Airmen have been at war in Afghanistan since Oct. 7, 2001. Few would have imagined then that the war would be the major issue for a new President in 2009, more than seven years later. But it is.
“I want the American people to understand that we have a clear and focused goal: to disrupt, dismantle, and defeat al Qaeda in Pakistan and Afghanistan, and to prevent their return to either country in the future,” said President Obama in announcing a new strategy in March 2009.
In May, Defense Secretary Robert Gates took the unusual step of removing Army Gen. David McKiernan, the top US commander in Afghanistan, thereby providing another indication of how seriously the administration felt a new direction was needed for the war.
SSgt. Derek Howard, a loadmaster with the 816th Expeditionary Airlift Squadron, surveys cargo bundles descending to a drop zone in Afghanistan.(USAF photo by Capt. Teresa Sullivan)
More US troops will deploy to Afghanistan to beef up the security and stabilization efforts of the NATO-led International Security Assistance Force.
Today’s Afghan war features a revived Taliban plus new insurgent players. Conflict escalated in 2006. Skirmishes with NATO-led forces and terrorist attacks on the Afghan population have put the US objectives of stability and security there at risk.
Ground forces draw the media eye, but to a great extent, airpower defines the art of the possible in Afghanistan. More than 70 expeditionary airfields of various types are now in operation there. From close air support to precision airdrops to resupply ground forces, airpower is the tactical and strategic enabler for this vital and distant war.
It’s not unusual for 60 or more fighters and bombers to patrol Afghanistan every day. Backing them up are tankers, airlift, and the all-important aircraft of ISR—intelligence-surveillance-reconnaissance capabilities.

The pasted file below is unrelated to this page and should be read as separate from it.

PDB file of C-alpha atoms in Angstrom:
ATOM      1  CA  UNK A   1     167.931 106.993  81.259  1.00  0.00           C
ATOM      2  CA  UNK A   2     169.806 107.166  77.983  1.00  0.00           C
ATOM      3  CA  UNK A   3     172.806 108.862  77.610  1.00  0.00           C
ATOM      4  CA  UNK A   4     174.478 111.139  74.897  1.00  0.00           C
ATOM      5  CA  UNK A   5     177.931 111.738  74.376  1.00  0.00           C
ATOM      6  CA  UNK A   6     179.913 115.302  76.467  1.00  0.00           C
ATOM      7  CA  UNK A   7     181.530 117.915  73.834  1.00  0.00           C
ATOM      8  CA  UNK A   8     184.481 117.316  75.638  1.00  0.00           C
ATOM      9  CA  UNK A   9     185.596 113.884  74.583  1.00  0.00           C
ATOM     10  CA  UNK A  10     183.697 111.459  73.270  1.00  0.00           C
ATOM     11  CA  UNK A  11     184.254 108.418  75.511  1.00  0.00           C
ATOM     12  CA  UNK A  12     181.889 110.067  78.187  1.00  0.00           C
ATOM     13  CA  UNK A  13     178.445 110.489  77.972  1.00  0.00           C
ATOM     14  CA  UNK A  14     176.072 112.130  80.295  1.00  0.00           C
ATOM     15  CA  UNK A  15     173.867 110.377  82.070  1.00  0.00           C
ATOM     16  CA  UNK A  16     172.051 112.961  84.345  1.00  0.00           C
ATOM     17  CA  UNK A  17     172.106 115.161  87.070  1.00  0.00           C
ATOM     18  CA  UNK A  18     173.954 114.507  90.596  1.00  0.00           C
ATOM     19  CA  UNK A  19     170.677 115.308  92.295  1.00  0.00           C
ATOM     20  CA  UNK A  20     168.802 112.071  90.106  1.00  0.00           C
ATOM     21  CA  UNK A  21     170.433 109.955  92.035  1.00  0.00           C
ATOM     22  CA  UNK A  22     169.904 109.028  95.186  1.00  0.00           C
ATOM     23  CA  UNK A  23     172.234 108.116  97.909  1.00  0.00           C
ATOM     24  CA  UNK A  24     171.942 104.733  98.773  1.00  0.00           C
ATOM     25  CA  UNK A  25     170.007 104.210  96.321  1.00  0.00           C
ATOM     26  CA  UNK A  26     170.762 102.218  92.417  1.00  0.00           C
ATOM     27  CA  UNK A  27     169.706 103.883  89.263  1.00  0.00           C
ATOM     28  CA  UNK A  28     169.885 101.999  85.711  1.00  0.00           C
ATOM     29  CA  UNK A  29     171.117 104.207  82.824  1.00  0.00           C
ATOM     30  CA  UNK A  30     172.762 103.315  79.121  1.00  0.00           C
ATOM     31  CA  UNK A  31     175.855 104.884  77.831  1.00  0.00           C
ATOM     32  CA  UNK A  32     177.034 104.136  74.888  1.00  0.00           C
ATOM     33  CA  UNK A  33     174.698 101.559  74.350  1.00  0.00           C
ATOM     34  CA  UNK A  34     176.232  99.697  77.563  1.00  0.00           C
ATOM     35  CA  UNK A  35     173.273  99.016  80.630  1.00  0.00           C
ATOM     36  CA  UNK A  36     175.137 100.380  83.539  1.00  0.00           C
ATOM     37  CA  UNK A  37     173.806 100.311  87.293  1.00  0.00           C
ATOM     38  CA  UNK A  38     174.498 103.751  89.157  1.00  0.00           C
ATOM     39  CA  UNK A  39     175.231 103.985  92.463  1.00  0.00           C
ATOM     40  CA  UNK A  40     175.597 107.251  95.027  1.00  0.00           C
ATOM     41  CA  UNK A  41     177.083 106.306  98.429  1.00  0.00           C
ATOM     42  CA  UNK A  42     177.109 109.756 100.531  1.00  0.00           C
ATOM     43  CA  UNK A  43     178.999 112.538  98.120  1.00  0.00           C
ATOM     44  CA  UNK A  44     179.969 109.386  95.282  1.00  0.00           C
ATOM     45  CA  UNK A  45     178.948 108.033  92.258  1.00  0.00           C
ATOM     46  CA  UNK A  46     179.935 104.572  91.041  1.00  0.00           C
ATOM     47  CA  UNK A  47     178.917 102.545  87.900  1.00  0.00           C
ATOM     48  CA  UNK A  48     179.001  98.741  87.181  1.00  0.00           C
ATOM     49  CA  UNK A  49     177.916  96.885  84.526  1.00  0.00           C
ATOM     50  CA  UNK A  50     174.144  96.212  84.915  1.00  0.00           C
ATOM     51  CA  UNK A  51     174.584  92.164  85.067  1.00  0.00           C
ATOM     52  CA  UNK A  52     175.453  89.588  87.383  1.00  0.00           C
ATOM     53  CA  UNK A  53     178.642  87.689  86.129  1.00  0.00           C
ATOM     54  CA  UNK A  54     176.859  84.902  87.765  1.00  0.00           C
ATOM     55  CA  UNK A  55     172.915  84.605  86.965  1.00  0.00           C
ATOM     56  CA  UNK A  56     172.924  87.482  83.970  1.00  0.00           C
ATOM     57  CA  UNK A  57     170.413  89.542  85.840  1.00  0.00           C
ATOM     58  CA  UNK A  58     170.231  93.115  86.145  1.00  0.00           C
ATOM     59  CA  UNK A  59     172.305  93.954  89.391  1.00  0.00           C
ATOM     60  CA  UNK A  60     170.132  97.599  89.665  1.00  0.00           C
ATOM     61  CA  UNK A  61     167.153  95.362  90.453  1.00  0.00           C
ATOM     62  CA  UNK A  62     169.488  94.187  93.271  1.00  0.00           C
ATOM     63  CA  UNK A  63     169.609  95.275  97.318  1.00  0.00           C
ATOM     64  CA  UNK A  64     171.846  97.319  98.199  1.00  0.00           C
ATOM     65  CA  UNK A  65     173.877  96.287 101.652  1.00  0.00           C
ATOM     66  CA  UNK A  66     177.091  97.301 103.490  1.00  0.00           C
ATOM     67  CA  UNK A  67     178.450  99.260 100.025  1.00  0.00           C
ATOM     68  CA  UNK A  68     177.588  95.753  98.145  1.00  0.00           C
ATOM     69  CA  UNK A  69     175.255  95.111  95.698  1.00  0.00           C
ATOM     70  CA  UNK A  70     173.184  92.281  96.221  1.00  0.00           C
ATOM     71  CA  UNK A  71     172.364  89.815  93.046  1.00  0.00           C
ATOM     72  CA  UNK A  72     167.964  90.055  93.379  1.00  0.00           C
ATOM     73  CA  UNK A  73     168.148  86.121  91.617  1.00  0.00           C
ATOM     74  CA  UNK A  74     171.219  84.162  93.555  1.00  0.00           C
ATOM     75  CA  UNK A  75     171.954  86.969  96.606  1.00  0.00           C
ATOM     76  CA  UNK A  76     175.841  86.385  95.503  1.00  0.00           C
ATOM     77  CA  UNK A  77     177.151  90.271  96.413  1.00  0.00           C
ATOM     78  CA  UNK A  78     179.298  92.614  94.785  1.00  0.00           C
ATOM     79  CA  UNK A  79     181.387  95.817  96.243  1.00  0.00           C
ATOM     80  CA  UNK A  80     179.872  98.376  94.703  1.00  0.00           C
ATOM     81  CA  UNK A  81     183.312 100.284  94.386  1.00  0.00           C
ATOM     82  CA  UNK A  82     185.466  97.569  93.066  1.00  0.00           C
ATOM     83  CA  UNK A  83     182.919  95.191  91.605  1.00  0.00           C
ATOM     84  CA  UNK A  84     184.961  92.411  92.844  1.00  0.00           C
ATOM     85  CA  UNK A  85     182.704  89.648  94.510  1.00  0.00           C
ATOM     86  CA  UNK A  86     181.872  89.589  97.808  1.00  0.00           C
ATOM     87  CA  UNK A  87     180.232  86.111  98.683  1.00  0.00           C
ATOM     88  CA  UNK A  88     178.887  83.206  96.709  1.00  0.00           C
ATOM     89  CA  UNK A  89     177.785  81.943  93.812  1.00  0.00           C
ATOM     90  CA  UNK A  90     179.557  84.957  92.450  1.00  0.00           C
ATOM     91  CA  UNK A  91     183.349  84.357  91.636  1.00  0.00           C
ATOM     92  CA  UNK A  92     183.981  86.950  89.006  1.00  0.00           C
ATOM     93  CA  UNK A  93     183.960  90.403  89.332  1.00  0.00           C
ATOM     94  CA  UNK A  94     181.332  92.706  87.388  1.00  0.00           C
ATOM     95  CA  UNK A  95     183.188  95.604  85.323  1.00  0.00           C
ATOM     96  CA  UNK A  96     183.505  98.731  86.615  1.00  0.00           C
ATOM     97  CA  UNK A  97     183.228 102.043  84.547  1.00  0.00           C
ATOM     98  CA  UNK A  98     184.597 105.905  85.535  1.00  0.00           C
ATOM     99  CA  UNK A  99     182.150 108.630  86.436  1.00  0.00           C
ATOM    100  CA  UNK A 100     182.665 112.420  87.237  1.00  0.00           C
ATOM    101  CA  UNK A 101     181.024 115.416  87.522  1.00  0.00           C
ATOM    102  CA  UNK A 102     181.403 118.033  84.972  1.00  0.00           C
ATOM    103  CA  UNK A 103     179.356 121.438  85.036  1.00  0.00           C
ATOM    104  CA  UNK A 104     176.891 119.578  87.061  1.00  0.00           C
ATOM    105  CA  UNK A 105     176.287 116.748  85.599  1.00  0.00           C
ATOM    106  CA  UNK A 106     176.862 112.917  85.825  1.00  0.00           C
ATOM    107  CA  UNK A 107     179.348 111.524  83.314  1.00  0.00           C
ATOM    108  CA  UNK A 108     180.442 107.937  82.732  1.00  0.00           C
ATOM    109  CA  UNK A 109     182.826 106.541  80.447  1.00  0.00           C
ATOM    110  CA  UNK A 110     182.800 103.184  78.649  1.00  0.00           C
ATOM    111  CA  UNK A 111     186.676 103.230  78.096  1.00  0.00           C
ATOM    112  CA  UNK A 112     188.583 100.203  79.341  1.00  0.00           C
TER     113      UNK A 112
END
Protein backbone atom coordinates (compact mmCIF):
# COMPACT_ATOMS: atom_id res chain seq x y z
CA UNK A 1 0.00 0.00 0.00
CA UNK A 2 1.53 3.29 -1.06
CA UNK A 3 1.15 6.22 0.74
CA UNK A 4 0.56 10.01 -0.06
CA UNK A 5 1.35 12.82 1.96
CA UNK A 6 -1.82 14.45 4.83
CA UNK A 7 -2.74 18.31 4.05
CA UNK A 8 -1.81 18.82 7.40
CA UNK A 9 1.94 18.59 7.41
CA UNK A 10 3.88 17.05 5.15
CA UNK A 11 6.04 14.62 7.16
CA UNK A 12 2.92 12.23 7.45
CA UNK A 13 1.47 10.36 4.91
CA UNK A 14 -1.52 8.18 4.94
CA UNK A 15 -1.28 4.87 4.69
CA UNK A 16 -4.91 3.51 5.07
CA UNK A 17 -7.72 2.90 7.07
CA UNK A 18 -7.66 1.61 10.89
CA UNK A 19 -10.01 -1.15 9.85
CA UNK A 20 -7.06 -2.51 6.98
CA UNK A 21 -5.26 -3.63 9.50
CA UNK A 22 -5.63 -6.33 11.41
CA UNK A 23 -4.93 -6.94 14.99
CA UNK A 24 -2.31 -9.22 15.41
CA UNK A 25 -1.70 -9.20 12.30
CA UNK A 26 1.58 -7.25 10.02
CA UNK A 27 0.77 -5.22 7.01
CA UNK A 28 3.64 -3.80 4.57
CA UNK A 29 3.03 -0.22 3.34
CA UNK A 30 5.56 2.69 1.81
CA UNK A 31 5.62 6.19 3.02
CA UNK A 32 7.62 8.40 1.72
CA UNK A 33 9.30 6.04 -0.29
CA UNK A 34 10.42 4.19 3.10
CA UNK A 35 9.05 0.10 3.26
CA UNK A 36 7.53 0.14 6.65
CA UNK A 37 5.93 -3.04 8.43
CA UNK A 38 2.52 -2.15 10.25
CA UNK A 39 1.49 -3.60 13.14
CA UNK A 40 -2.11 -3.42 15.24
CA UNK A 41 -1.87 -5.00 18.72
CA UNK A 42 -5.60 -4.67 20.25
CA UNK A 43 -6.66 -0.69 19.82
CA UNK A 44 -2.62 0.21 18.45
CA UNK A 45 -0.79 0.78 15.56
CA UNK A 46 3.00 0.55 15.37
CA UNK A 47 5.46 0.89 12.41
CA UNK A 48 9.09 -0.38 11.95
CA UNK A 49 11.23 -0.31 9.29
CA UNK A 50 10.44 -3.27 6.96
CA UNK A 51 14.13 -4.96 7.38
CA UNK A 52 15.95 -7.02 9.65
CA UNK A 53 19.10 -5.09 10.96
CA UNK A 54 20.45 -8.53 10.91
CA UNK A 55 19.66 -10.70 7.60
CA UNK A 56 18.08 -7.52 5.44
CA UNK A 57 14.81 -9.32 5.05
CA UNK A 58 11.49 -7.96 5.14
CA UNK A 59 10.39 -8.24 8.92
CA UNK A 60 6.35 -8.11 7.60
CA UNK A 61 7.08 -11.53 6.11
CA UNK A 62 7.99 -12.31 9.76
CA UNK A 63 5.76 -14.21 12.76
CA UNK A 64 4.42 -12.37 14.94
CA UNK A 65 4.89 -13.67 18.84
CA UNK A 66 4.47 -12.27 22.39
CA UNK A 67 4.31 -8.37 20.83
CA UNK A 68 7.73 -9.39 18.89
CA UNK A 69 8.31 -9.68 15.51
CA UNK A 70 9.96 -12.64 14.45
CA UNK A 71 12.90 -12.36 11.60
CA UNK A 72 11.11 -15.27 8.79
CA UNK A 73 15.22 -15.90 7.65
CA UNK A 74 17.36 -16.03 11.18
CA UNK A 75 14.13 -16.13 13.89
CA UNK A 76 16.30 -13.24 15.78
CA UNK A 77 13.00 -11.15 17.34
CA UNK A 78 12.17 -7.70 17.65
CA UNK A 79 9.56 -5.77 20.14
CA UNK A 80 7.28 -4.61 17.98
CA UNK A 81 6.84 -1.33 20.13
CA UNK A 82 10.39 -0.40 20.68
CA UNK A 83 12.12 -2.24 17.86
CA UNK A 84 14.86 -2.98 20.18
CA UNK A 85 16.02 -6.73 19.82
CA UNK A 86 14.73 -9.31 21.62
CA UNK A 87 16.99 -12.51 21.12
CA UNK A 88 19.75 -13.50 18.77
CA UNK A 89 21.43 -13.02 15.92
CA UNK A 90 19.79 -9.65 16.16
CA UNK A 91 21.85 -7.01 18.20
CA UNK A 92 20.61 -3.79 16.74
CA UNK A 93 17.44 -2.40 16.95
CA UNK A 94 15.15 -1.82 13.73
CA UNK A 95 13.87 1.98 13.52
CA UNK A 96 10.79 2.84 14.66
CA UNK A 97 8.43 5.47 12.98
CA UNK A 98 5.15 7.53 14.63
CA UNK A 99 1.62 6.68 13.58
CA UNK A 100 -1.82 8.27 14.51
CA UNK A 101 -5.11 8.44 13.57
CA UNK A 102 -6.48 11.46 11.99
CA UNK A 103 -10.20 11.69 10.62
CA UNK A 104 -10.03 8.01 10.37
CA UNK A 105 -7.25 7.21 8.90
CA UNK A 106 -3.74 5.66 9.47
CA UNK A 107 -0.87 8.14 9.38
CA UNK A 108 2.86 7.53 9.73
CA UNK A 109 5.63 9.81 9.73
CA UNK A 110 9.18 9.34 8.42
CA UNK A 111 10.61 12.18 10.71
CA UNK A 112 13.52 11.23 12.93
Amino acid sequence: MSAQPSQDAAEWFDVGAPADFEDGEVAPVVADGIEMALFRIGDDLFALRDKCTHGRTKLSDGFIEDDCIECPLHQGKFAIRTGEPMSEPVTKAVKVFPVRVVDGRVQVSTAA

“There’s nothing quite so comforting as an F-15E with a full bomb load flying over your head if you’re in contact,” said Army Brig. Gen. Mark A. Milley, at the time operating with the 101st Airborne Division near Wardak, Afghanistan. “That makes all the difference in your day.”
From the start, this nation’s Afghanistan strategy has relied on airpower to produce heavy firepower, surveillance, and resupply. New Obama Administration policy directions will refocus US goals on the ground, but airpower remains central to achieving them.
The Afghanistan conflict evolved through three distinct phases.
First was the war to unseat the Taliban from controlling the government. This was a short, sharp engagement producing victory in just a little over two months. The air campaign cleared the way: Kabul fell in November 2001 and Hamid Karzai’s provisional government took shape in December.
Phase 2 was already under way by then. The hunt for al Qaeda sites and supporters began with the first weeks of Operation Enduring Freedom and continues today. From 2002 through 2005, this mission dominated. Force levels remained relatively low and casualties were intermittent. The world’s eyes were on Iraq but Taliban, al Qaeda, and other elements were regrouping.
An F-15E flies combat patrol over the mountains of Afghanistan. (USAF photo by SSgt. Aaron Allmon)
Phase 3 began in 2005 as the Taliban and other insurgents reasserted leverage over towns and villages, particularly in Afghanistan’s south and east. NATO-led forces fanned out to patrol more contested areas, but their maneuvers stirred up new resistance. US and NATO airmen provided constant fire support, surveillance, and supply drops. Close air support activity shot upward. By July 2008, US Air Forces Central was dispatching more CAS sorties for Afghanistan than for Iraq.